I never cease to be fascinated by this! There are SO many language issues in maintaining a "family" of characters from around the world.
Well, first of all, they don't all speak English! And those who do, speak many varieties.
Euthanasia speaks no English. Hungarian and Romanian fluently; some German, some "polite" French, and she can read Latin. Thanks to her involvement with Erik the Phantom, she has brushed up on her French and modernized it considerably from the Louis XIV-era Parisian that she was taught.
He said I sounded Canadian. I don't think he meant that respectfully.
By the miracle of telepathic channelling (do I believe in it? You're welcome to wonder) I hear Euthie in fully idiomatic, slangy, often vulgar American.
Jeannine is French, and thinks in French. (Cuss words and all.) I "hear" her speaking Very Correct English with a slight French accent; I interpret this to mean that she is speaking "school" English to me, with an accent.
Natasha is Russian, but apparently also learned English in school, because I "hear" her with an accent too.
WITHOUT cuss words. Russian has a lot of those, but I don't like them!
Pandora is from Omaha, Nebraska U-S-A!! And she talks that way.
Mamma Giovanna was born in Italy and spent most of her adult life in daughter Pandora's homeland of Omaha. Giovanna learned Neapolitan dialect from her parents and childhood neighbors in Brooklyn; she learned Standard TV American from TV, her college roommates, and adult neighbors. But she loves her "native" Brooklynese, and when, after some time in Chronophontia, it dawned on her that it was OK to talk like a New Yorker, she took to it enthusiastically! (Think Bugs Bunny or the Three Stooges, but in lovely feminine alto tones.)
Aisha is from Detroit, Michigan, U.S.A., and sounds like an educated Black woman from Detroit.
I once had a (fortunately friendly) exchange with a lady at dA who asserted that there was no such thing as a "Black accent". I just don't know how else to characterize Aisha's speech. She's educated and thoroughly literate; her grammar is Standard American; but when you listen to her, you can, well, identify her race. Not all African-Americans sound like Aisha, but many do, and nobody else does.
(FWIW, she has decided she does not mind stereotypes about ribs and watermelon. She likes both.)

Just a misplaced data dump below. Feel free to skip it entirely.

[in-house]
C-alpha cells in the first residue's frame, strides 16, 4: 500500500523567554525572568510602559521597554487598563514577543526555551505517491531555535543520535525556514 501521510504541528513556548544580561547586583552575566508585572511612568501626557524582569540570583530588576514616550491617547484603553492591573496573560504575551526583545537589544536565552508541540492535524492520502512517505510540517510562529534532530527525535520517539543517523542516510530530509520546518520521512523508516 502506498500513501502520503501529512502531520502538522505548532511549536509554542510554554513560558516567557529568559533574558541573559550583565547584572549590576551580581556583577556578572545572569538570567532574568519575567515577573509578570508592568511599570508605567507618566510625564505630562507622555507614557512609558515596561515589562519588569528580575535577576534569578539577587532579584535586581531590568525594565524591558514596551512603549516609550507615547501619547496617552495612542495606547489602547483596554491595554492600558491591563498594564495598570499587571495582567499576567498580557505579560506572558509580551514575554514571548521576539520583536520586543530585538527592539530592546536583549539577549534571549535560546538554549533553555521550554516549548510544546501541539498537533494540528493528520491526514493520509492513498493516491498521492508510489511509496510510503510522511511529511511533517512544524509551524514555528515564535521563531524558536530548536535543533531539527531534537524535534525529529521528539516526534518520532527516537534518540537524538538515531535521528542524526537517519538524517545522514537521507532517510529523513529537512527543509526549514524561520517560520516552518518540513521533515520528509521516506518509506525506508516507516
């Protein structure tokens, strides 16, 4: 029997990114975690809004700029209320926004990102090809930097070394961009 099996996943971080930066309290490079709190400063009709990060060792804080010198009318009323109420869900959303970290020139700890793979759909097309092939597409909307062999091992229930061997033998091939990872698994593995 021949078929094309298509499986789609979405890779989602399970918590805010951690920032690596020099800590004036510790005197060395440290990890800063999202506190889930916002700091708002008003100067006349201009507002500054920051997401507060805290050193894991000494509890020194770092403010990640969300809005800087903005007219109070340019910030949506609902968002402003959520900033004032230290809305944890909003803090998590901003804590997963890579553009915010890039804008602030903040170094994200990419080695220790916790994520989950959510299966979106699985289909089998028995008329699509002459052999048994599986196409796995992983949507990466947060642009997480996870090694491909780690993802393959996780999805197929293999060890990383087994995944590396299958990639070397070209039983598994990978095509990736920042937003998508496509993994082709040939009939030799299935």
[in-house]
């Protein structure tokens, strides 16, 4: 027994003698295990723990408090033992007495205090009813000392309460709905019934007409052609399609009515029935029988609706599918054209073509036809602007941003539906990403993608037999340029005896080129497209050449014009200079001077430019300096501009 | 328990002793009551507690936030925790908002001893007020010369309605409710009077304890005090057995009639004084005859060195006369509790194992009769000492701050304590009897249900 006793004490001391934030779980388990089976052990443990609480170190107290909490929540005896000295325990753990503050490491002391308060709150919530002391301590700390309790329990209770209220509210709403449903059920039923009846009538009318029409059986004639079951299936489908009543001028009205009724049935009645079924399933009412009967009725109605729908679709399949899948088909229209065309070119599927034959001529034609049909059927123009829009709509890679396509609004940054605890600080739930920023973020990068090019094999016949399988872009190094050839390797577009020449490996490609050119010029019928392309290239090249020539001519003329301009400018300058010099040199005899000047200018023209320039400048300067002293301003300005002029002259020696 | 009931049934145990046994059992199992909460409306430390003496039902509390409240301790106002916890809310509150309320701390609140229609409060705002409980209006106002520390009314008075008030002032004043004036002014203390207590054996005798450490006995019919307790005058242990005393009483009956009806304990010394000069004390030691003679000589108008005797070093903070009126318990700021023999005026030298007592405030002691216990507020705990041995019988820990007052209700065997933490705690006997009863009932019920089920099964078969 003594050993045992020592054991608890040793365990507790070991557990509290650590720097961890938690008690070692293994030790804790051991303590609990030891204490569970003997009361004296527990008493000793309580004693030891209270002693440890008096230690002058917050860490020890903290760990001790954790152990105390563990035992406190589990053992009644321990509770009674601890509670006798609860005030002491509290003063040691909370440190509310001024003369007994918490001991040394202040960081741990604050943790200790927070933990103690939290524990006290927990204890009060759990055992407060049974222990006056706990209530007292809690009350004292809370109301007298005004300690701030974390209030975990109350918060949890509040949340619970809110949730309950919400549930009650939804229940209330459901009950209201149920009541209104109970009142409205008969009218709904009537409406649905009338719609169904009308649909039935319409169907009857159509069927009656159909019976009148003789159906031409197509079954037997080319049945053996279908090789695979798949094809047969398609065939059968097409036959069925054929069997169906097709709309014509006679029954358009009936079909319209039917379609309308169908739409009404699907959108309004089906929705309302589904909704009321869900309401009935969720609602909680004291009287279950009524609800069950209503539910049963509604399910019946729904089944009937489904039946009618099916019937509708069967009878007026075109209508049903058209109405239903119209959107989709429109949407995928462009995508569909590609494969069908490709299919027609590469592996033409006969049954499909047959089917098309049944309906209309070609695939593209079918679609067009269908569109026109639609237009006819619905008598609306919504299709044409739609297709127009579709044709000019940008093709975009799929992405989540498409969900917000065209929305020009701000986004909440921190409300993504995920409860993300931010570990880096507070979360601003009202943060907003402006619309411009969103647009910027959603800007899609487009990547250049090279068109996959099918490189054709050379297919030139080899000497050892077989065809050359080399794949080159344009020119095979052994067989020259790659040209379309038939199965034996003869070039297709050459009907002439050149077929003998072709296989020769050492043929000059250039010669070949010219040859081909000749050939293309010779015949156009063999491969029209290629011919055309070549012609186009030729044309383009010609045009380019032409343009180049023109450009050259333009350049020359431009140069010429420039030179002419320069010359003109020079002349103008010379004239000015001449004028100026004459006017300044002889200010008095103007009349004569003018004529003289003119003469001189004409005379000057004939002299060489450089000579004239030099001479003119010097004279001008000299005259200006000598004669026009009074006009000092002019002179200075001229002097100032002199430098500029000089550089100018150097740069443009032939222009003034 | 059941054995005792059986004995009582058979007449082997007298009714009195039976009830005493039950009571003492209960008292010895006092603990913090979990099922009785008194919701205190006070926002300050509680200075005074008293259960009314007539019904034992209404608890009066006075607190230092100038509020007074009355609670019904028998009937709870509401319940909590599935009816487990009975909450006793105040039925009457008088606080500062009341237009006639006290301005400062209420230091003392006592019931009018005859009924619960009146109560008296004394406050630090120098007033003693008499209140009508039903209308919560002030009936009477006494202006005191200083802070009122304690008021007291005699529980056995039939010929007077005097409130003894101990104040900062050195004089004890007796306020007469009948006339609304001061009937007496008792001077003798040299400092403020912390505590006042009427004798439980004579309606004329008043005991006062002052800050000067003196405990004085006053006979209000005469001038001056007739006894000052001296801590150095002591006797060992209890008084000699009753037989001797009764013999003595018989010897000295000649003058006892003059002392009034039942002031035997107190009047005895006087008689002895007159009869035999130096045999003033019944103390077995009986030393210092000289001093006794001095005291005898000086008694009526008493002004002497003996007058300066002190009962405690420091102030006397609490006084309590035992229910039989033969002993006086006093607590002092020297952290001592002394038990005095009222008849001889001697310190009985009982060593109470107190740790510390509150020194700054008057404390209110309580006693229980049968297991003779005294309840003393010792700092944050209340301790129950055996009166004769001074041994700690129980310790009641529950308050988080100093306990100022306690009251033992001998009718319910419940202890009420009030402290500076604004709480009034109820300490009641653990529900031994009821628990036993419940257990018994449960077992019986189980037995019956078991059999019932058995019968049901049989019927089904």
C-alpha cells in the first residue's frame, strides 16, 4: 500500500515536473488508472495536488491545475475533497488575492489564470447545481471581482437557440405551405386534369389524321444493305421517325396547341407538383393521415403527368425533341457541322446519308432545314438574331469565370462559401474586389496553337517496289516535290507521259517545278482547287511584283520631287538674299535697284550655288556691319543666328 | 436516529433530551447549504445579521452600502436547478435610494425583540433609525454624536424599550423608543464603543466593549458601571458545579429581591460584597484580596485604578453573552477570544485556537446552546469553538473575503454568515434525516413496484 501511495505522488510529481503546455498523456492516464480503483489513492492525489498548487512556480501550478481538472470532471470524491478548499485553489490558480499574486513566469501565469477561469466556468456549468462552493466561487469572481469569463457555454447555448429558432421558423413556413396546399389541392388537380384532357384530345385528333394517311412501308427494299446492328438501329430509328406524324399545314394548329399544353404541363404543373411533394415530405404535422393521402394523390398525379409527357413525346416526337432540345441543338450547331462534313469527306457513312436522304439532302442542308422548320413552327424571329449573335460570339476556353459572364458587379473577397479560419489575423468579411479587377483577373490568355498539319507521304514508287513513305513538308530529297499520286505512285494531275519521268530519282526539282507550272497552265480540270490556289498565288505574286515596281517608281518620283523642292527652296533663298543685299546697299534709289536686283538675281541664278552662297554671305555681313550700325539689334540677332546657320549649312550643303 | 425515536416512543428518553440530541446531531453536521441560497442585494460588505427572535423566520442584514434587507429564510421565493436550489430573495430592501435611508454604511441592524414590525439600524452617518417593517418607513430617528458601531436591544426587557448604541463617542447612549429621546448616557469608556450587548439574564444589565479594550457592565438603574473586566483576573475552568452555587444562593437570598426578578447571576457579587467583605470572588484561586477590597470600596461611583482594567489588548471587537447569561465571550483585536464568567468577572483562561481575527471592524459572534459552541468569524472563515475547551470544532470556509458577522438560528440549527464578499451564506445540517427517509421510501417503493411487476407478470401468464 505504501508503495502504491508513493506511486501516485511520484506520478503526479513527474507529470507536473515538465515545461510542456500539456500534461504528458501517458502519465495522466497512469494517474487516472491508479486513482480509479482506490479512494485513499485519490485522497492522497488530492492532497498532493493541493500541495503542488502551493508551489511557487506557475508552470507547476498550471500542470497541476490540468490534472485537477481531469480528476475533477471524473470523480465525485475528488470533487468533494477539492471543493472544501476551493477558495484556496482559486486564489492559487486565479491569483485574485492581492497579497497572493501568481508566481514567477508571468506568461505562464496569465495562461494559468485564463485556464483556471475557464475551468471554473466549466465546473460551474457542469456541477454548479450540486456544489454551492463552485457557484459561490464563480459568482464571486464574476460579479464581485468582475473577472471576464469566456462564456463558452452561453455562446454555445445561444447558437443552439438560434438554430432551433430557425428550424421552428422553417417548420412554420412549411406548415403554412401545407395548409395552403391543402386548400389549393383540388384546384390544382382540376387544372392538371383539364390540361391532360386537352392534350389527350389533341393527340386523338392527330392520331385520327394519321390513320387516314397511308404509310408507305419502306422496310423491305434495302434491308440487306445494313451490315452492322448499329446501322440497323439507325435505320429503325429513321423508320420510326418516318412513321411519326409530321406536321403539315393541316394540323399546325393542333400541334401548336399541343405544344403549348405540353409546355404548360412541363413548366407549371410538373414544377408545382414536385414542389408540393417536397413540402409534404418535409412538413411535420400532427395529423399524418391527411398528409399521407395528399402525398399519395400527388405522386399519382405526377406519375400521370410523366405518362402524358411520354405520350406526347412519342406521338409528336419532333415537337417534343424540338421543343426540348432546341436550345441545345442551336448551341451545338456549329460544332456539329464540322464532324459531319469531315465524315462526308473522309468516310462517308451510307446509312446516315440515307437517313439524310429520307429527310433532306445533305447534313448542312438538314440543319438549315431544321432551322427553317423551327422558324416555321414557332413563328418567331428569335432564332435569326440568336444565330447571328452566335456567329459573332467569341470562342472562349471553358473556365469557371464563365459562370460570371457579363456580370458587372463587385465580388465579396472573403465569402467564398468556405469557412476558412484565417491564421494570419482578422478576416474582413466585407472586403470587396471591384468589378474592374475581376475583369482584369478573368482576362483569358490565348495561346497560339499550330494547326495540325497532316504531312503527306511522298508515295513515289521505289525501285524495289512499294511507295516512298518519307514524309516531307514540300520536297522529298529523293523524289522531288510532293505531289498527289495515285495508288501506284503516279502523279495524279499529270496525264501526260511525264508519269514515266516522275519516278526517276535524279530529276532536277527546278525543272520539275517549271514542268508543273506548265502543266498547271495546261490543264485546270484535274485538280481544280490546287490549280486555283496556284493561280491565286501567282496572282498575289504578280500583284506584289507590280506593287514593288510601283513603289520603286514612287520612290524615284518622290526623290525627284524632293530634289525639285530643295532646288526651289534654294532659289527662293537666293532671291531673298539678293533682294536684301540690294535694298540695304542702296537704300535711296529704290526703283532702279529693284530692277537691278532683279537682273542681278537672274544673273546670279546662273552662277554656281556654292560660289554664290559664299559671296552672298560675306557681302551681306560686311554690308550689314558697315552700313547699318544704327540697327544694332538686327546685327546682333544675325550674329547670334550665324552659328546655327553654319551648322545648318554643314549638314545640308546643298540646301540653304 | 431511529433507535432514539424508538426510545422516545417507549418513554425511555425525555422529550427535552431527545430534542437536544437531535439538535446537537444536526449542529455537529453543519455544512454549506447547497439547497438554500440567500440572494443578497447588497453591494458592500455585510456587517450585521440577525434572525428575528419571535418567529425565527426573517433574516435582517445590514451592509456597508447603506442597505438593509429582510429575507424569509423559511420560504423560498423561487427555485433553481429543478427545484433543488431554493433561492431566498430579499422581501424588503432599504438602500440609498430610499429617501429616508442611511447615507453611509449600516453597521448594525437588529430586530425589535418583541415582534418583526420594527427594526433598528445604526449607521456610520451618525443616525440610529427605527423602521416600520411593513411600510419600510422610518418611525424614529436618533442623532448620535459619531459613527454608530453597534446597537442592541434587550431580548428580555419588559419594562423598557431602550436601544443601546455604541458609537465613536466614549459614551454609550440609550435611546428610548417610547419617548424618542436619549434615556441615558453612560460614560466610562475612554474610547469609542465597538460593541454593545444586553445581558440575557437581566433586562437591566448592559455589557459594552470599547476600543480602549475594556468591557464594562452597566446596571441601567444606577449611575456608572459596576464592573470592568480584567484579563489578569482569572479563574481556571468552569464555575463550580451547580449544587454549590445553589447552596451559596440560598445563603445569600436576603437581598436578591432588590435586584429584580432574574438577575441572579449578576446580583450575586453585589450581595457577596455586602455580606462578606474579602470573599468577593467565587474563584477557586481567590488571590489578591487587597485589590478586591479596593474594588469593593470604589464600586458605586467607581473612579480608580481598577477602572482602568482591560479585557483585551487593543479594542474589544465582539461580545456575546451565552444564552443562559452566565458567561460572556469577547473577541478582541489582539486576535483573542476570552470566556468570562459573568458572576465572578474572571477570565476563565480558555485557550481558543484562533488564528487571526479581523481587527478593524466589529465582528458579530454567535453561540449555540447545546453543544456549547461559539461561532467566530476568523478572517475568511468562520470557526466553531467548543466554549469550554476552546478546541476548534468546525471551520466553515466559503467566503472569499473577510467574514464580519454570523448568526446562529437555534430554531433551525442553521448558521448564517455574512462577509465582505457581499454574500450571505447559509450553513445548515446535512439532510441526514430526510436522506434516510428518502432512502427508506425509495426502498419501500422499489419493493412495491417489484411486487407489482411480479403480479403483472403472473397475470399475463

Ribs and watermelon are GOOD. I LIKE them. People can stereotype me to their heart's content, and usually they'll be wrong, but they're right about THOSE!
Maryna the Mermaid is Polish, but apparently learned English in school, because as with Jeannine and Natasha, I "hear" her Polish accent, or what passes as one with me.
All of the others speak idiomatic midwestern American - perhaps with a slight Chicago accent such as I have. (I don't say "dese" and "dose" like the late Mayor Daley Senior (1905-1976), but I do fail to aspirate my stops. (Sorry, I'm sort of a linguist, and I don't know how to describe that non-technically. What it boils down to is that I say "top" and "stop" with the same kind of "t", which you probably don't. There's usually a little puff of air in "t(h)op", just not the way I say it.)
-------------------------------------------------------------------------------------------------------On thanking faves:
I like to! Even when I run into curmudgeons who actually object to being thanked.
However, I have the problem of being popular! Well, sort of. Not, thank God, popular enough to make enemies, but popular enough that I can't thank every fave. So as a compromise, I thank everyone who faves and
comments, and everyone who faves more than once during the period (typically four or five days) before the next time I go through and delete messages. So if you fave and don't get a thank-you, sorry, I thank you all!
The CSS for this journal was created with the help of the CSS Test at www.icyworlds.net/about/css
. Thanks, Icyworlds!